The Count Lucanor Review – If Silent Hill and The Legend of Zelda had a Baby

Being a fan of 8 and 16 bit horror games (Lone Survivor, Imscared… I’m lookin’ at you!) I was really excited to check out Baroque Decay’s latest title, The Count Lucanor. Boasting clear inspiration from great titles such as The Legend of Zelda and Silent Hill, it’s all packed into a terrifying RPG puzzle game. Its true charm lies within its pixelated graphics along with a solid chiptune soundtrack.

The game centers around a young poor boy named Hans, who after not receiving anything for his 10th birthday, hastily decides to leave his home to become an adventurer in search of his own fortune. However, suddenly waking up in the dark, he finds that everything he thought he’d known has changed. Trying to find his way back home, he spots a Kobold and blindly follows him to the eerie castle Tenebre where he tells you to simply guess his name and you will attain mass fortune. Hans being the naive child he is, agrees to the terms and begins his adventure trapped in an ominous castle hiding from the creatures that wish to be rid of him.


“Boasting clear inspiration from great titles such as The Legend of Zelda and Silent Hill, it’s all packed into a terrifying RPG puzzle game.”

As the game went on, it made me really want to keep playing. The game mechanics are very reminiscent of many classic RPGS like the aforementioned The Legend of Zelda and even more recently, Undertale. Throughout the game, you are faced with puzzles that need to be solved that will in the end, reward you with letters which will help you guess the mysterious Kobold’s name. The puzzles are relatively easy, but give you an oddly satisfying feeling once completed.

Like the Resident Evil typewriter saves, the save feature in The Count Lucanor is very unforgiving where you have to give a gold coin to a raven (where it is far too easy to spend too many coins accidentally). And when you are unlucky enough to have been caught by the ghastly creatures of the game, you get a very familiar (and infuriating) “YOU DIED” message that pops onto the screen.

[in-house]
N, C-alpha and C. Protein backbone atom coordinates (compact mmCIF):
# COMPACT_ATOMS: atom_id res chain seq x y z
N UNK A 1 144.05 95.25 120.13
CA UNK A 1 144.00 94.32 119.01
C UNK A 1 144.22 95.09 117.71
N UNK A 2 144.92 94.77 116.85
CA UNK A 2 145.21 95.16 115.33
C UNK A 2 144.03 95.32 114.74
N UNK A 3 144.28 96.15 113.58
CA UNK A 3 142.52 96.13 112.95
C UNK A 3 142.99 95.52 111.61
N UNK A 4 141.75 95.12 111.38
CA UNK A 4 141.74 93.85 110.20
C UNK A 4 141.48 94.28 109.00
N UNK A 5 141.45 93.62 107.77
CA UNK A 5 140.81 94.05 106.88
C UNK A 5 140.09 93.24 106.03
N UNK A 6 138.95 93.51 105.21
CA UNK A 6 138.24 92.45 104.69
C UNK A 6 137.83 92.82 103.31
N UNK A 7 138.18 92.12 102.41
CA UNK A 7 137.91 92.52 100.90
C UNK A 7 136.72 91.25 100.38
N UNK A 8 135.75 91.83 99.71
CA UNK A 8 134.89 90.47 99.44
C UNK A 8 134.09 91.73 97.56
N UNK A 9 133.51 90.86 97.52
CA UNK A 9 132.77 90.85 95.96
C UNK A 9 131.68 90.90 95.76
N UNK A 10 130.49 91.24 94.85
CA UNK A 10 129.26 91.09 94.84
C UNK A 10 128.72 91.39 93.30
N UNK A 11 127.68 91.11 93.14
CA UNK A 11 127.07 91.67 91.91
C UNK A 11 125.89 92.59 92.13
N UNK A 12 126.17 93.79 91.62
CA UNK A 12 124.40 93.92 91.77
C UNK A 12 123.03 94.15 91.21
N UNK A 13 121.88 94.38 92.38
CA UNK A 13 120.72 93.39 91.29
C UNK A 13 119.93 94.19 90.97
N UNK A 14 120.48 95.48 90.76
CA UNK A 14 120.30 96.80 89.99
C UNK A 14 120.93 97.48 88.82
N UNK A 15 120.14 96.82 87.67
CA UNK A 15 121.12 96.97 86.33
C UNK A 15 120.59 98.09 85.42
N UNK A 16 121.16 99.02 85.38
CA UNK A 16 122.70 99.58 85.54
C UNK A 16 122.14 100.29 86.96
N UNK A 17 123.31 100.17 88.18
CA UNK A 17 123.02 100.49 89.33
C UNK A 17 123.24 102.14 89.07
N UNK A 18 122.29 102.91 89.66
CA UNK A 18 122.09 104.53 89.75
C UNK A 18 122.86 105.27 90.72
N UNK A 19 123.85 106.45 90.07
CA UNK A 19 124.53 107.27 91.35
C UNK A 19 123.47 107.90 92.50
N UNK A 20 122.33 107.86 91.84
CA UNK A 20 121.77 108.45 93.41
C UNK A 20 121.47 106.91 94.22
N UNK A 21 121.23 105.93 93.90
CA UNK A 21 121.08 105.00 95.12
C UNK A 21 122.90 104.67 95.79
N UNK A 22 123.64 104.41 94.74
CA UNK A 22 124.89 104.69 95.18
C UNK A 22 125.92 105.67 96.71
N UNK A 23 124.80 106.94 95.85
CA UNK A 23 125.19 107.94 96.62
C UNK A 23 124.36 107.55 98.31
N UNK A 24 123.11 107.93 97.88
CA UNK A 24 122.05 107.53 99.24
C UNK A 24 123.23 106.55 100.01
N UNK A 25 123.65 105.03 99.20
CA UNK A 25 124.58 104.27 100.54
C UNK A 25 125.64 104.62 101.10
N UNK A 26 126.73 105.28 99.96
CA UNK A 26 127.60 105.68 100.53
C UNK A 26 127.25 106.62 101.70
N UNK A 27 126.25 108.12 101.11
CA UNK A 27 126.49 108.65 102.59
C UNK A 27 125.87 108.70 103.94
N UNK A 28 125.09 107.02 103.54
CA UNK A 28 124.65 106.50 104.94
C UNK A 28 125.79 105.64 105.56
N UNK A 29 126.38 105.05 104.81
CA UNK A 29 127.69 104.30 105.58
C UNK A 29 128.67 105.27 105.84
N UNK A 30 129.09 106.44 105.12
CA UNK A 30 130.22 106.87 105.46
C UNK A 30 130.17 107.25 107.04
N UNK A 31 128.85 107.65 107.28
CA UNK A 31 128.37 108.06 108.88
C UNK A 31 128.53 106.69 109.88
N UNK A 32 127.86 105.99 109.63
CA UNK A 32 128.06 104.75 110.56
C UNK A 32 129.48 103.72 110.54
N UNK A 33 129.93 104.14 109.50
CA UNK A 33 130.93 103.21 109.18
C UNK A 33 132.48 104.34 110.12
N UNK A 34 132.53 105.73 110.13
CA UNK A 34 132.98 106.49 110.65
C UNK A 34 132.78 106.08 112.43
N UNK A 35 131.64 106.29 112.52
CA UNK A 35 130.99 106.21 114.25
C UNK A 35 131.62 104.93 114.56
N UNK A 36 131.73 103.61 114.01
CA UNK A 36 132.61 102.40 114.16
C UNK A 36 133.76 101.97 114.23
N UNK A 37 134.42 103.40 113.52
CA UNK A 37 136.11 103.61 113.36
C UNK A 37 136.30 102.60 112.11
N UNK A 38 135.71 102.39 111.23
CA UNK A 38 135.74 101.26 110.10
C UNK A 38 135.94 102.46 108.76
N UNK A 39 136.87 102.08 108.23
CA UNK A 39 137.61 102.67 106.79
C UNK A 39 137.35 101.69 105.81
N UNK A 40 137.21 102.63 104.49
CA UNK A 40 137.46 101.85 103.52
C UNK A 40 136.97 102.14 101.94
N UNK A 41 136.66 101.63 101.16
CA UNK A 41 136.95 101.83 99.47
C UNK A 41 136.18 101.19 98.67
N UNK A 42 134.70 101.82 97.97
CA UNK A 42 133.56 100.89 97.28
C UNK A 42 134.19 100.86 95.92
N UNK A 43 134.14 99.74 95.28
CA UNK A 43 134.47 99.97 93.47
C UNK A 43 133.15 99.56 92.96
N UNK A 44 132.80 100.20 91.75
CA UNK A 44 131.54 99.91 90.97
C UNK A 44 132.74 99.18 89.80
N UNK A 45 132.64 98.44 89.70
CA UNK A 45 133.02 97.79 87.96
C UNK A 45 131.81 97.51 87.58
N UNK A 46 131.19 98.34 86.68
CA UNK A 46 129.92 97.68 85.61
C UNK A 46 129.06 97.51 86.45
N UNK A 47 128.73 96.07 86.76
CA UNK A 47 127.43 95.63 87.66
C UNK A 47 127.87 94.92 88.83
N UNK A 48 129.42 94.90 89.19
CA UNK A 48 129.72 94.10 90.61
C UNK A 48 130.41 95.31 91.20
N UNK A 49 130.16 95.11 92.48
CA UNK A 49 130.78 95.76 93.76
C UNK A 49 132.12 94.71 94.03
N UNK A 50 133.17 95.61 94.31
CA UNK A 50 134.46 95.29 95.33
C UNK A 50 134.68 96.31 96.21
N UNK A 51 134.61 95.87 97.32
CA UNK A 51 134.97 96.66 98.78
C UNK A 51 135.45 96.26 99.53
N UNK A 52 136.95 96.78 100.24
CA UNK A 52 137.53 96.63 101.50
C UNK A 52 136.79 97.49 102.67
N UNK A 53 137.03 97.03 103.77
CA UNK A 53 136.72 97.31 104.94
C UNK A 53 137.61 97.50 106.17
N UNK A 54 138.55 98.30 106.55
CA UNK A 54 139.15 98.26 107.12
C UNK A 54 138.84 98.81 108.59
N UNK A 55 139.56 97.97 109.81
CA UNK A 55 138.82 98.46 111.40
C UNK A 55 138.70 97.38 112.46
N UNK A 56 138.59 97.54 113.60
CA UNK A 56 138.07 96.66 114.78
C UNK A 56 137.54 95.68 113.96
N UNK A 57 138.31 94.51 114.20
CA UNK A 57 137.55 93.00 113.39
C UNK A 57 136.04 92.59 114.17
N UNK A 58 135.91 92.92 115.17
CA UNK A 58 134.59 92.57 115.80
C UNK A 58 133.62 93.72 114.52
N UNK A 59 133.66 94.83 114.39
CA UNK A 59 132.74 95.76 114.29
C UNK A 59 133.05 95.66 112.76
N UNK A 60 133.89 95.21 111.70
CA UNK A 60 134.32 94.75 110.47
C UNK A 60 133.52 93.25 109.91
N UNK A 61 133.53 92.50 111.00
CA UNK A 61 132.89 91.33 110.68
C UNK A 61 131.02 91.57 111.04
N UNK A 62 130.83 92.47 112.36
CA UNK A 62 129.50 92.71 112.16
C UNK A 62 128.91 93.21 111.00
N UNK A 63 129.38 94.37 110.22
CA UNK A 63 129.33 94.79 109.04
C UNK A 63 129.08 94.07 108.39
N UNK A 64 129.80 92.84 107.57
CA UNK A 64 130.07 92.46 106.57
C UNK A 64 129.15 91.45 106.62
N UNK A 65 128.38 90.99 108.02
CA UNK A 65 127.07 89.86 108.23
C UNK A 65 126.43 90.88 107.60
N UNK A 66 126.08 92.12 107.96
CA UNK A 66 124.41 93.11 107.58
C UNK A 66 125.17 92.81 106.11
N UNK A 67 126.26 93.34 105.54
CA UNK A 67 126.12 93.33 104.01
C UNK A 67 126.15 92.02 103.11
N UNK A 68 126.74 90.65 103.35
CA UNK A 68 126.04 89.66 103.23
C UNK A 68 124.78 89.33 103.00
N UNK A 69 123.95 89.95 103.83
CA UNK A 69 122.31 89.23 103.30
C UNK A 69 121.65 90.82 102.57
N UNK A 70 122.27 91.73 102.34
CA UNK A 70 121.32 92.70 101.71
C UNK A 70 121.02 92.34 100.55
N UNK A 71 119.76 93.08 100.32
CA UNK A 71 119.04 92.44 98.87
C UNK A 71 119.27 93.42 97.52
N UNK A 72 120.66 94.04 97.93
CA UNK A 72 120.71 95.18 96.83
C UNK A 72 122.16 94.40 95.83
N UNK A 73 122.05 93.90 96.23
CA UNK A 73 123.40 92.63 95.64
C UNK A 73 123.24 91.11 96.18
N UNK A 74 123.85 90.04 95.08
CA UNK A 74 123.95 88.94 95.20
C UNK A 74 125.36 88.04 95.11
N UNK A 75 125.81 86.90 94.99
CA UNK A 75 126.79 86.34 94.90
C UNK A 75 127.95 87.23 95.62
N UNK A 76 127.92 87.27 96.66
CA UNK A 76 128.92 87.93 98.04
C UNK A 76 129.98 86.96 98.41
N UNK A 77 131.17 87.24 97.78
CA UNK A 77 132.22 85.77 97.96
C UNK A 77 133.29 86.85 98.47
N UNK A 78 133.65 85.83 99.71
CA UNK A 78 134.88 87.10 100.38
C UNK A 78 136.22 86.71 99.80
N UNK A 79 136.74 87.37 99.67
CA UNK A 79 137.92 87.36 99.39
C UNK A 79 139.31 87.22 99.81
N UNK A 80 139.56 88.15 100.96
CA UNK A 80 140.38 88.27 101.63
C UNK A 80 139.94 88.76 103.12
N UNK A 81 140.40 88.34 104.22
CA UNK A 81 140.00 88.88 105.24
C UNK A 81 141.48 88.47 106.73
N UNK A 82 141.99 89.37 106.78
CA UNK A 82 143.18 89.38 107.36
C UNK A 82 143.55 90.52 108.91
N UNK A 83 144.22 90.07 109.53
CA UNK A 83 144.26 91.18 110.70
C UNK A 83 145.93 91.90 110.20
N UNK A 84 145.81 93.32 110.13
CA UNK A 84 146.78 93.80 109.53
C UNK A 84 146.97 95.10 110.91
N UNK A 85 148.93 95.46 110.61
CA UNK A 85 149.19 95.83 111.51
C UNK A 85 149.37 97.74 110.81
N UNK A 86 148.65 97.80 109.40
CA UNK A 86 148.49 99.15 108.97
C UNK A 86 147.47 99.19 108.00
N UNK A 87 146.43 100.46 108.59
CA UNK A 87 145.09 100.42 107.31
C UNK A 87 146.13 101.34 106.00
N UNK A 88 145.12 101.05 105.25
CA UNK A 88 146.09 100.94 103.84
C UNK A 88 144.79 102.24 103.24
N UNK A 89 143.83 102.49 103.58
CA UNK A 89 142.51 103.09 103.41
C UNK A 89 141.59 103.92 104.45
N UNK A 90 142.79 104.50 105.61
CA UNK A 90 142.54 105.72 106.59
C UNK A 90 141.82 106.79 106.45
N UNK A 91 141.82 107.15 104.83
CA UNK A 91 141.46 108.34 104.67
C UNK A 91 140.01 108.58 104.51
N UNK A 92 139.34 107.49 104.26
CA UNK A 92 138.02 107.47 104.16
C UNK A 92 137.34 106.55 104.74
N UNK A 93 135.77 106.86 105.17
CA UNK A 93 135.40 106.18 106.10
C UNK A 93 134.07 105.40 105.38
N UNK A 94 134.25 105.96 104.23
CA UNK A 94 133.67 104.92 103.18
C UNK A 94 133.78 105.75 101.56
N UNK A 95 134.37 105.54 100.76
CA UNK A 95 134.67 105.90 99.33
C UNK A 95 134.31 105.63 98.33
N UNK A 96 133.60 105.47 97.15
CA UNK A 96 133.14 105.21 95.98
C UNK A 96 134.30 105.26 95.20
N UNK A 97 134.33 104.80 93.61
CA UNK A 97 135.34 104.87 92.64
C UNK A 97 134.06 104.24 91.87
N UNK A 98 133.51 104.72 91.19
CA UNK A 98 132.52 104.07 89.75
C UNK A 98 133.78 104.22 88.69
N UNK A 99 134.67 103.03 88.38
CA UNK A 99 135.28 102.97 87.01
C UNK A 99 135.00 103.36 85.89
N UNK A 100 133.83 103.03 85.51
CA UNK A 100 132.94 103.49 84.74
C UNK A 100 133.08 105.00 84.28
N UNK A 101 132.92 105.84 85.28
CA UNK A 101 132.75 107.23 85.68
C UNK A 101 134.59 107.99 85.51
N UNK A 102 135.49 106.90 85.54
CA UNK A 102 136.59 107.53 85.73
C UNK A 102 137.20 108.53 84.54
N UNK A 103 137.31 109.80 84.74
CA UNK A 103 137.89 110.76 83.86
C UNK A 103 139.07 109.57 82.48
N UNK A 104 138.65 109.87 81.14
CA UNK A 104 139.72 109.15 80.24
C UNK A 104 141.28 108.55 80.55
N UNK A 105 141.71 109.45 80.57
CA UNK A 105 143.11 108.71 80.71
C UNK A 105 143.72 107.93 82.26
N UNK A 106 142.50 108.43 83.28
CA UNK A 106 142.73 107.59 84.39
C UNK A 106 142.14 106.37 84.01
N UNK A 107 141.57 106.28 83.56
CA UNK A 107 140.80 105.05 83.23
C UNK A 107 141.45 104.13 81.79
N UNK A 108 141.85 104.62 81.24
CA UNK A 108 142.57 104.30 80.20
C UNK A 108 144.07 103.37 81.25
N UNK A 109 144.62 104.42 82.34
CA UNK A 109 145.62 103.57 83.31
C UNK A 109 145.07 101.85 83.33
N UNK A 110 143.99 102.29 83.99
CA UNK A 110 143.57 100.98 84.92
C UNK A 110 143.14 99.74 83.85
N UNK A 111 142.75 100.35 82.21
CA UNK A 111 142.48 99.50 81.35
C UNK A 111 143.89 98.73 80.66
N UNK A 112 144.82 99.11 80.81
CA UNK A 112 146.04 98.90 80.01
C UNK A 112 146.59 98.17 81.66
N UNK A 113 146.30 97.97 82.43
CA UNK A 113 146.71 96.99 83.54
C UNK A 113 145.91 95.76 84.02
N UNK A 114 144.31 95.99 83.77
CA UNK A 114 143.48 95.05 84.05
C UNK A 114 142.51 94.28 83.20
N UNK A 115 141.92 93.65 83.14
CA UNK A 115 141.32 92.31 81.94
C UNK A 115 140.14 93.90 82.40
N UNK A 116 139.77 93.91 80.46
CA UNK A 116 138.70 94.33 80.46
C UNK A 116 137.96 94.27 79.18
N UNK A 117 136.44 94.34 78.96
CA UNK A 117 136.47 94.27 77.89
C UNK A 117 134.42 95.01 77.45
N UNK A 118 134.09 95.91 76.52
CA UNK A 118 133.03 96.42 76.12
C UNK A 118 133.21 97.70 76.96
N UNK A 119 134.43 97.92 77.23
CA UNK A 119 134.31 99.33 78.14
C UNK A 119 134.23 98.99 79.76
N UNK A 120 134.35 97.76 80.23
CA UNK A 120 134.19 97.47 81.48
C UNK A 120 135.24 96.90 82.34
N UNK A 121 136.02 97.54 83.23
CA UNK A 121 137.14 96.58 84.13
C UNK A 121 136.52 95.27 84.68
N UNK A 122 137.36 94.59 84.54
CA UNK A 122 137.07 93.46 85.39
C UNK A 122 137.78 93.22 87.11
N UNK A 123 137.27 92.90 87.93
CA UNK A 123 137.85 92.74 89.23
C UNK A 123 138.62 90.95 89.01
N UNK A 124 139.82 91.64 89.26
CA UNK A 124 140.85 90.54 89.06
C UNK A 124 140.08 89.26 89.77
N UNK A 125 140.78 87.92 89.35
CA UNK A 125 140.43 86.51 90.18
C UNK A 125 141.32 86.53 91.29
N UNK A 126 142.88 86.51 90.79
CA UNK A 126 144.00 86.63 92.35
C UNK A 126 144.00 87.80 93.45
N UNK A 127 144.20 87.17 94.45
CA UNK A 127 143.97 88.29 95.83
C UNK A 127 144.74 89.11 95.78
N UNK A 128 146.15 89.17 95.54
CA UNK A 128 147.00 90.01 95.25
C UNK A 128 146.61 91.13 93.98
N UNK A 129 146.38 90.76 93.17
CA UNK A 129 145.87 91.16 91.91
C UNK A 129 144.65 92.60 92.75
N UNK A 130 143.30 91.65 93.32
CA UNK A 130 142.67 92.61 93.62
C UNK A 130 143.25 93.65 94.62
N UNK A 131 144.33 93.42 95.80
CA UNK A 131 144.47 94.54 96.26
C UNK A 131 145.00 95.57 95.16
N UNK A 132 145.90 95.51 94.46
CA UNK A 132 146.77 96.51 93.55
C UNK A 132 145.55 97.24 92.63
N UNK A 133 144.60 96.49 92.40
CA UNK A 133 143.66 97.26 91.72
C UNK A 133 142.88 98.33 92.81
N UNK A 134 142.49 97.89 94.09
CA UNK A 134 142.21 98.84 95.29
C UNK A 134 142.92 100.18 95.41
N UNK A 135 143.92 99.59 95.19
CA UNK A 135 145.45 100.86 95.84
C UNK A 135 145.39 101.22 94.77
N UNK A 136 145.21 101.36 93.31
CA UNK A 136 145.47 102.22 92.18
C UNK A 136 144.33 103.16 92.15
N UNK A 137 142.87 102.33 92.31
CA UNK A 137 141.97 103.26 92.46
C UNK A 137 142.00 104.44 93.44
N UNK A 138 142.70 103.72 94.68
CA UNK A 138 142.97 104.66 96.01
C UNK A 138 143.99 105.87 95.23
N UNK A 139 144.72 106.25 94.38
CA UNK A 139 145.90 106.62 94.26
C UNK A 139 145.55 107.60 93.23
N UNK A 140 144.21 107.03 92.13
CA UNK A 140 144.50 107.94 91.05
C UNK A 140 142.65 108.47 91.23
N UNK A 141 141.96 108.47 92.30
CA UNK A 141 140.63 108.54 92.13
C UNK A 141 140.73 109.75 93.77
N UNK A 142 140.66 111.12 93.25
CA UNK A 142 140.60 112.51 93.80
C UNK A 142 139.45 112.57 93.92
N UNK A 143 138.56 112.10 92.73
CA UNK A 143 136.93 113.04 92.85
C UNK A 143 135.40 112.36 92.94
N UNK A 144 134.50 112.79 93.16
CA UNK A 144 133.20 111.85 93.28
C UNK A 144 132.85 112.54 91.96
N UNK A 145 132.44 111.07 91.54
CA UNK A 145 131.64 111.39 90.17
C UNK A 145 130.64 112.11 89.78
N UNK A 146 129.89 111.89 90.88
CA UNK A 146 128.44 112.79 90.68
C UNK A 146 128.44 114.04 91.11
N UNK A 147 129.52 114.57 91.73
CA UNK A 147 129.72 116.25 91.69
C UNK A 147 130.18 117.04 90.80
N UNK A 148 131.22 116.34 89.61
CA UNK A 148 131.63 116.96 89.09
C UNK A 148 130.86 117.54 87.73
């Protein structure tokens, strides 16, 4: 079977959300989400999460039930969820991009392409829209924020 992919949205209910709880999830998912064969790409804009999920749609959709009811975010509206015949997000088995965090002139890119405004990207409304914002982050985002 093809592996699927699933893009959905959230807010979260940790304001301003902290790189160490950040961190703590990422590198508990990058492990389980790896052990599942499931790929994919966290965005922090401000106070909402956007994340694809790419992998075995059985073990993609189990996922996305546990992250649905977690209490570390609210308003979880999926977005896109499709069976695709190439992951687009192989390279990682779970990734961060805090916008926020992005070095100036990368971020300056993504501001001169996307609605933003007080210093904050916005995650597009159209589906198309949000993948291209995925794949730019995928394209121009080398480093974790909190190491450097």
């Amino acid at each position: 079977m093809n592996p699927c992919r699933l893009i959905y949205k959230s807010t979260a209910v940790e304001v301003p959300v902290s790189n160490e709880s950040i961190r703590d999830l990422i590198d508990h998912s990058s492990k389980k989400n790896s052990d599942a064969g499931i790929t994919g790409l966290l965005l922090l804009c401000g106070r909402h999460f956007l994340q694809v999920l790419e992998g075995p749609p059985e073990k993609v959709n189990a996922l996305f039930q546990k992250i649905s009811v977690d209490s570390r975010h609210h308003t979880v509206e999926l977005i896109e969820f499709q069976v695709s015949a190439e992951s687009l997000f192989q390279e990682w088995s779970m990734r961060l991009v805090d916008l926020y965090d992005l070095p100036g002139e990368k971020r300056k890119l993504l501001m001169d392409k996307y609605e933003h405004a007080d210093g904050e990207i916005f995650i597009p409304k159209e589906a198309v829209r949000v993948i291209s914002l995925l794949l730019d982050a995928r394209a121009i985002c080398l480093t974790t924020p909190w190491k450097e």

To add suspense to the game, they’ve made lighting a core part of how you see the world around you. Leave candles along the way to make sure the next time you come back, a creature isn’t waiting in the dark to get you. Playing as Hans, you can’t use combat to defend yourself from enemies. One of the things you’ll notice right away, is just how slow he walks, which adds quite a bit of tension when you’re trying to hide from an enemy. Thank goodness for tables and curtains! By climbing under or behind one of these items, you can hope to make it through this crazy night yet, and maybe, just maybe you can become the next Count Lucanor!

Lucanor_Screen (5)

The controls are very easy to master, making getting around, interacting with characters and items and completing tasks very easy. Much like the graphics, this game has stripped back the controls to a minimum and it works very well in the bringing that nostalgic experience to life.

In terms of graphics, The Count Lucanor is very pleasing in it’s three main areas; the characters, the level design and the cutscenes. Though the characters are very simple in design, there’s still a very certain charm and uniqueness that each characters has. The level design is similar to Zelda games, in the sense that there are large open spaces of greenery and a great big castle to be explored. While nowhere near as expansive as it’s predecessors, the rooms of Castle Tenebre are still interesting enough to have a good look around and take in some of the minor art flourishes dotted here and there. The only downside are the cutscenes in the game, they are so wonderfully done and stunning which gave me vibes of the classic Studio Ghibli films, and I wish there were more of them throughout the game.

The Count Lucanor brings to us the best of two amazing genres that many of us love, with a great twist. The game has memorable and unique characters, a very well done level design and an amazing soundtrack. The survival horror elements are very well done even if the game itself is a bit simplistic. The game is very well thought out and has very good pacing, however that doesn’t stop me from wishing the game were longer!

*** PC code provided by the publisher ***

The Good

  • Great sound design
  • Cool retro inspired graphics
  • Interesting story with likeable and unique characters

The Bad

  • Feels a little too short
  • Having to back track is annoying
  • Unforgiving save system